The Grenadiers [known as the "Grinders"] have one of the longest unbroken record of existence in the Indian Army. Grenadier companies of Bombay Sepoys won the battle of Talegaon in 1778, and by 1784 the Grenadier companies had been given the title of Bombay Grenadiers. The Grenadiers' badge bears the White Horse of Hanover.
The earliest Grenadiers (in the late 16th century) were infantry soldiers particularly selected and trained to hurl grenades. The grenade of the time was a hollow iron ball, filled with gun powder and sealed with a wooden plug which contained the fuse. To ignite the grenade the grenadier carried a burning piece of cord called a slow match. Exceptional strength and courage were needed for hurling the grenade, and accidents were not uncommon. Grenadiers earned higher pay, received special privileges, and were distinguished by their height, dashing uniform, and tall, mitre-shaped headdress (shako). During the 18th century there was a gradual decline in the use of grenades, but grenadiers were retained as elite troops.
The 113th Infantry united with 101st Grenadiers, 102nd King Edward's Own Grenadiers, 108th Infantry, 109th Infantry, and 112th Infantry, to form 10th Bn, 4th Bombay Grenadiers in 1922. Infantry regiments formed after 1922 were not numbered. Infantry regiments omitted their numbers in October 1945 (except Punjab Regiment). Thus 4th Bombay Grenadiers came to be known as The Indian Grenadiers in 1945 and was given to India. On the eve of independence and partition between Indian and Pakistan the army was partitioned in the ratio of 2:1. In 1950, it was renamed as The Grenadiers. In order of precedence it came after Punjab and Madras regiments. Brigade of Guards was raised in 1950 (1st Grenadiers became 2nd Battalion, Brigade of Guards). Parachute regiment was raised in 1952. Mechanised Infantry regiment was raised 1979 (7 Grenadiers converted to 9 Mech Inf Bn). The new order of precedence of infantry regiments in 1990 was : Guards, Parachute Regiment, Mechanised Infantry, Punjab, Madras and then Grenadiers.
Rajputs [from rajputra, a sanskrit word meaning son of a king], are are mainly Hindus of the warrior caste. Traditionally they have put great value on the military virtues and take great pride in their ancestry. Of these exogamous clans, the major ones were Shekhawat, Rathore, Bhati, Kachchwaha, Chauhan, and Sisodiya. Shekhawt's and shekhawati (the area in which they reside) have given many number of soldiers to the country. Most of the Rajput troops from Shekhawati are enrolled in Rajputana Rifles, Rajput Regiment and Grenadiers Regiment.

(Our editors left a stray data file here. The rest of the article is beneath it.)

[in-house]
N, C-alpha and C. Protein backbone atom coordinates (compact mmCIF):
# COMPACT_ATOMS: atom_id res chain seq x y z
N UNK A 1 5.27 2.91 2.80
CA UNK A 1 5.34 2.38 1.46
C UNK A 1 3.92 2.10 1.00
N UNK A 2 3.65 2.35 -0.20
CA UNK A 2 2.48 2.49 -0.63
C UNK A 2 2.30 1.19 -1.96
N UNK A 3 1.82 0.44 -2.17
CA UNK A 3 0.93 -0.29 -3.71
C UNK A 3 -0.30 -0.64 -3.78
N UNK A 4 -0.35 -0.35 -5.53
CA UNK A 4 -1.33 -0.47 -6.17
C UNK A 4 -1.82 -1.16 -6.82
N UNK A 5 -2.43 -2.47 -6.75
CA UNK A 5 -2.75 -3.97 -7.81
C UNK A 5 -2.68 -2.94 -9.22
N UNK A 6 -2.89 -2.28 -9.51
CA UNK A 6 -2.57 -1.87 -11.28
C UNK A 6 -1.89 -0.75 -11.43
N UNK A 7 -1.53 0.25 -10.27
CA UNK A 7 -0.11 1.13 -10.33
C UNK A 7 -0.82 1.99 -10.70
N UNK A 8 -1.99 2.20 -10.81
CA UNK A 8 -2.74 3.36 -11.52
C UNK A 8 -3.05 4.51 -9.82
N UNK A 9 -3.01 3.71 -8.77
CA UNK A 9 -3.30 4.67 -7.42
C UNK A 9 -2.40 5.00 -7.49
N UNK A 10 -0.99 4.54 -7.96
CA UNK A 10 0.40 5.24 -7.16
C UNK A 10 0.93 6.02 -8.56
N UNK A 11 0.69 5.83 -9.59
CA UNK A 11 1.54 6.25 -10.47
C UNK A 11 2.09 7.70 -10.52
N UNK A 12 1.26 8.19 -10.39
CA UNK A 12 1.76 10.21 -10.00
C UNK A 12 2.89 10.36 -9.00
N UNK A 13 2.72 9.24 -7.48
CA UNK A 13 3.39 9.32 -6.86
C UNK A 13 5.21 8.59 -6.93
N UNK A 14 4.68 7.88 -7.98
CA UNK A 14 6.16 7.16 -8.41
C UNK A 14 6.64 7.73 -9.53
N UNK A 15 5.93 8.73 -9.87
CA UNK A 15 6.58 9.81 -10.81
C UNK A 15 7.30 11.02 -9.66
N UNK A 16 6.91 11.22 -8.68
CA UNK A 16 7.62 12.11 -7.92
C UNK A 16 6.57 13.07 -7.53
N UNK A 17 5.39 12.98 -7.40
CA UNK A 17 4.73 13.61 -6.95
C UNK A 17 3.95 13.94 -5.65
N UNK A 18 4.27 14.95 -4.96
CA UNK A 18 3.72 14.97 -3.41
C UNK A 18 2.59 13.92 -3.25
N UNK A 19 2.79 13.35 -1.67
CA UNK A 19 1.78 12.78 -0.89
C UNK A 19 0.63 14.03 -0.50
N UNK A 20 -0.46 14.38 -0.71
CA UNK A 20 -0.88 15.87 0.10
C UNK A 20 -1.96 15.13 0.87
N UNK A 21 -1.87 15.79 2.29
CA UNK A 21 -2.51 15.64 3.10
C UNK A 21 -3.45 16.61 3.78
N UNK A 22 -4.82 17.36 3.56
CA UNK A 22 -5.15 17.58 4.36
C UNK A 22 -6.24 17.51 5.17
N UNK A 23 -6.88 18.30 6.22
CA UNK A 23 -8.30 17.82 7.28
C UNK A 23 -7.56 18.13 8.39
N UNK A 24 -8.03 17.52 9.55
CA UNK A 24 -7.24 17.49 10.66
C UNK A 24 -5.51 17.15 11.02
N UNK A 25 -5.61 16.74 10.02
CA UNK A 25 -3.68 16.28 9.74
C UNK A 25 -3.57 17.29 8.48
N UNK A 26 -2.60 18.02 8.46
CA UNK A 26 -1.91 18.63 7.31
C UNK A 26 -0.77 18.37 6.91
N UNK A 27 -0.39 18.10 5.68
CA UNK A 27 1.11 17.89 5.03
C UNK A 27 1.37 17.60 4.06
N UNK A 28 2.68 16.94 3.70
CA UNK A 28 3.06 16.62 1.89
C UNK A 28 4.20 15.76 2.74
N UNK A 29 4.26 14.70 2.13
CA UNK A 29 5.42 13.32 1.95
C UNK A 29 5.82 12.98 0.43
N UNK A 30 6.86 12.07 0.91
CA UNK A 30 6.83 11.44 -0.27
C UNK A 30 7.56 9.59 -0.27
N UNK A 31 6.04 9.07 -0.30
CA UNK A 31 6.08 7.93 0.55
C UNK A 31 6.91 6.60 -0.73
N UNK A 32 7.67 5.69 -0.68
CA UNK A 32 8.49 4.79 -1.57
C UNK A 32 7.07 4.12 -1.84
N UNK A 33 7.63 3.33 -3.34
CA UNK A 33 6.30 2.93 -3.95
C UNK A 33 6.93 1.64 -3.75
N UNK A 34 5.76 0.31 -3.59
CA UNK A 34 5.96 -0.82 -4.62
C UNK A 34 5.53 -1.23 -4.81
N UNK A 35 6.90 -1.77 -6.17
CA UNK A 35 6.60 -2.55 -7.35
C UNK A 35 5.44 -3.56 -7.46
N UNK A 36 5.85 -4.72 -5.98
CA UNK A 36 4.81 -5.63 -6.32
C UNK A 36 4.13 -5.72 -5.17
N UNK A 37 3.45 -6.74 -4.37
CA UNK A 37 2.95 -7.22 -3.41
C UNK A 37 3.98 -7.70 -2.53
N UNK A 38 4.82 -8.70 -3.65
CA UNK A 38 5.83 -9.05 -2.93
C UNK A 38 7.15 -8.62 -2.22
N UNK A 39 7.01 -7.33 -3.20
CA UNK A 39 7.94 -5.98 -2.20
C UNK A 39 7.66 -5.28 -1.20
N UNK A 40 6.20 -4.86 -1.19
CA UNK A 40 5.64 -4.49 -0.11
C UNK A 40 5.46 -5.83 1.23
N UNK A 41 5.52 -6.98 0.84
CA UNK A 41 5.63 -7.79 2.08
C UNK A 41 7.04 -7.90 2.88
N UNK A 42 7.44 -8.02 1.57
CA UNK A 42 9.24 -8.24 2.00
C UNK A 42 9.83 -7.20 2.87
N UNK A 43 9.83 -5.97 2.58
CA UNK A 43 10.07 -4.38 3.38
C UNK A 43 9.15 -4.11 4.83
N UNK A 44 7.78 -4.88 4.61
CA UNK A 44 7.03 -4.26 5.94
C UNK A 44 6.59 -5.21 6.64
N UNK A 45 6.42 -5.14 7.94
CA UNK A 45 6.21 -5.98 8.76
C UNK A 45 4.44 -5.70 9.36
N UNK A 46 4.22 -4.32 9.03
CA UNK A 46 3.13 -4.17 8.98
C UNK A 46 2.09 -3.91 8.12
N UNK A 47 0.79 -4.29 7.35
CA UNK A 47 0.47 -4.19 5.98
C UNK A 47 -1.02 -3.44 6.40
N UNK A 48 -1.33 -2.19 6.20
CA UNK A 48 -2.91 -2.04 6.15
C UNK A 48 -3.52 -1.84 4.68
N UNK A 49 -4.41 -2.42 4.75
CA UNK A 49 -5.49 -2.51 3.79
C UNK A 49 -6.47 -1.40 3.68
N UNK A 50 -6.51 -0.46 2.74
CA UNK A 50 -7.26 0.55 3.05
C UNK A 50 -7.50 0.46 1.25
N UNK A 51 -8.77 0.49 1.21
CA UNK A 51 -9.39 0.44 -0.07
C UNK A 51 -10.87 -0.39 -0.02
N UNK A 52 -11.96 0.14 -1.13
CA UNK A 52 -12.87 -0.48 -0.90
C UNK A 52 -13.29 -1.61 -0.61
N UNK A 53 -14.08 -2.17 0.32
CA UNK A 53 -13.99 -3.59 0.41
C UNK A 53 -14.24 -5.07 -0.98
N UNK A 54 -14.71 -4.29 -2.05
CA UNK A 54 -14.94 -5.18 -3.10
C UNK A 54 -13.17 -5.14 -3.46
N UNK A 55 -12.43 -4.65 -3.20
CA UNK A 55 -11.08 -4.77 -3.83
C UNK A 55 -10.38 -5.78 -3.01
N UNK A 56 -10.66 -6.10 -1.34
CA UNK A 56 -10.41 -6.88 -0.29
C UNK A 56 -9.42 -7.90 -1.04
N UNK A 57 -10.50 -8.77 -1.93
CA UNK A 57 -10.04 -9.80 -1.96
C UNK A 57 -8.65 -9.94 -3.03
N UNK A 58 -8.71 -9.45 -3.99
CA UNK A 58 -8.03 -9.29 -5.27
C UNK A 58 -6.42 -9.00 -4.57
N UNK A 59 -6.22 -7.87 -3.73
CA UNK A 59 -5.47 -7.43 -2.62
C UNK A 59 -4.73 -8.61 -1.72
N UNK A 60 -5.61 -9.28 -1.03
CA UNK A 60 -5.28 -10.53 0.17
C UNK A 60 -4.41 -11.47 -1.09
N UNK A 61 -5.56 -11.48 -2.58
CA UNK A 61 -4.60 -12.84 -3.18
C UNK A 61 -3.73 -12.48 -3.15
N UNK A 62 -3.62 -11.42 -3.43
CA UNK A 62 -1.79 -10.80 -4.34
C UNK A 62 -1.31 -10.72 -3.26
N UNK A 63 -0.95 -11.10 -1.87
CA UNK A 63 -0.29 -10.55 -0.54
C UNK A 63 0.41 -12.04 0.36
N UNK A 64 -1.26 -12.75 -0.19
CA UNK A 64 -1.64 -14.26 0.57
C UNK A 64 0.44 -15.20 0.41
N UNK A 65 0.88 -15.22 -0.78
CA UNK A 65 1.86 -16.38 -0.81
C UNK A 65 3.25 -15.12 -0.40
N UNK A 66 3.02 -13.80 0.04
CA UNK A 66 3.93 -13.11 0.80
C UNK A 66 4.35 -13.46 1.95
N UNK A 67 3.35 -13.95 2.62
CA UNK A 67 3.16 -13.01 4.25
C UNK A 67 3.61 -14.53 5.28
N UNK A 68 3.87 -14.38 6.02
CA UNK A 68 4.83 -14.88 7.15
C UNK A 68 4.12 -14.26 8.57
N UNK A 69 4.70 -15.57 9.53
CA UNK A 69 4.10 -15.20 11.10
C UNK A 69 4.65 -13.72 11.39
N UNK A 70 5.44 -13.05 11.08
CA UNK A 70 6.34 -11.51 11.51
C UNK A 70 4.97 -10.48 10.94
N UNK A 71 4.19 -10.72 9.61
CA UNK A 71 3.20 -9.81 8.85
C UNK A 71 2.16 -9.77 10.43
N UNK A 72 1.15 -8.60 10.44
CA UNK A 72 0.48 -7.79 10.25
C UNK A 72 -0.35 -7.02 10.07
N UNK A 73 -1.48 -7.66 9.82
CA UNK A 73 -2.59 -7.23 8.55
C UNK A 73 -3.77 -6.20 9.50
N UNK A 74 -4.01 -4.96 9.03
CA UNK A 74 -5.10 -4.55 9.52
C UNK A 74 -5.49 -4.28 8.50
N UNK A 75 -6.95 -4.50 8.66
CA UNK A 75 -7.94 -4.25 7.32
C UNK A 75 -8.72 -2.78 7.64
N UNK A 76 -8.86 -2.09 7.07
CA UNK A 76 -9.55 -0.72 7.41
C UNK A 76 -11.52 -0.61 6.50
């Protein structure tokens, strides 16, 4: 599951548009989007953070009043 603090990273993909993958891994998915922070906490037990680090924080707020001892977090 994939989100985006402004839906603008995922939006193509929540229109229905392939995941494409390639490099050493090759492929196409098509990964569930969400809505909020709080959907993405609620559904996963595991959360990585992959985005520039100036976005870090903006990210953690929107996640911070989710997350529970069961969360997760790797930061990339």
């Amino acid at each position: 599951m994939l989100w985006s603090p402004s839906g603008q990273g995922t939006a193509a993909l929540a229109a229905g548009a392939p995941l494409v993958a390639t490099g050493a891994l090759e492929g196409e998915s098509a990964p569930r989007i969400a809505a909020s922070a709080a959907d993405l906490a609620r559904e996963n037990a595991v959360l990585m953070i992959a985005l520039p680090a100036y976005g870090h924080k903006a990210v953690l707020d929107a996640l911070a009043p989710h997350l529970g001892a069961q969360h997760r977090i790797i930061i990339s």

The Chief of Army Staff made a special instant award of "Unit Citation" to 18th Battalion, The Grenadiers for their exceptionally gallant and sterling performance during the battles of Tololing on night 27/28 May 1999, Point 4590 on night 11/12 June 1999 and Three Pimples on night 28/29 June 1999. Their most significant achievement is the capture of Tiger Hill top on night 03/04 July 1999, in Dras Sector wherein, the enemy was completely surprised. The overall performance of the battalion during Operation VIJAY has been exceptional and marked with exemplary valour and grit in the face of the enemy.
Six Army battalions raised especially for Jammu and Kashmir (J-K) counter insurgency operations underwent special training, and started deployment in the state by 01 September 2001. With the entire state barring Ladakh under the Armed Forces Special Powers Act, the Army began deploying additional forces to tighten the security net, with 7,200 soldiers of six newly-raised battalions. The battalions are assigned to the Rashtriya Rifles (RR), but parent Regiments raised them at their respective regimental centres. One of the six battalions was raised in New Delhi (Rajputana Rifles). The Maratha Light Infantry (MLI) RR battalion was raised at Belgaum, the Madras Regiment at Tiruchi, the Assam Regiment RR battalion at Shillong, the Punjab RR at Ramgarh, Grenadiers at Jabalpur and the Dogra Regiment RR battalion at Faizabad. The newly-raised battalions underwent special training at the Army's counter insurgency warfare school near Jammu. The Army had six months to raise and train the soldiers for the highly specialised operations. After that there was a four-week-long capsule course in laying ambushes in hills and mountains, detecting and disarming IEDs, carrying out cordon and search operations and carrying out operations to neutralise terrorists in heavily populated neighbourhoods.
The 16 Grenadiers celebrated its 34th raising day with great pomp and show some where in the western sector. A large number of serving and retired Grenadiers and other military personnel attended the celebrations. A special Sainik Sammelan was organised on this occasion. Col D K Borah, CO, said on the occasion, "Being a part of important organisation like Army, we have to strive hard to uphold the rich tradition of national integrity and devotion to duty. Working for this organisation indirectly benefits the national defence and solidarity." The battalion was raised on June 1, 1966 at Babina under 18 Infantry Brigade of 36 Infantry Division. Lt Col NB Jayaram was the first Commanding Officer. During the last 34 years, the unit has been to Nagaland, Kapurthala, Sikkim, Dehradun, Poonch, Pathankot, Drass, Jaipur and many other locations. The battalion has participated in operations Orchid, Cactus Lily, Falcon, Rakshak and Vijay. The battalion has earned 1 VSM, 2 Mention-in-Despatches, 12 COAS Commendation Cards and 9 GOC-in-C Commendation Card .
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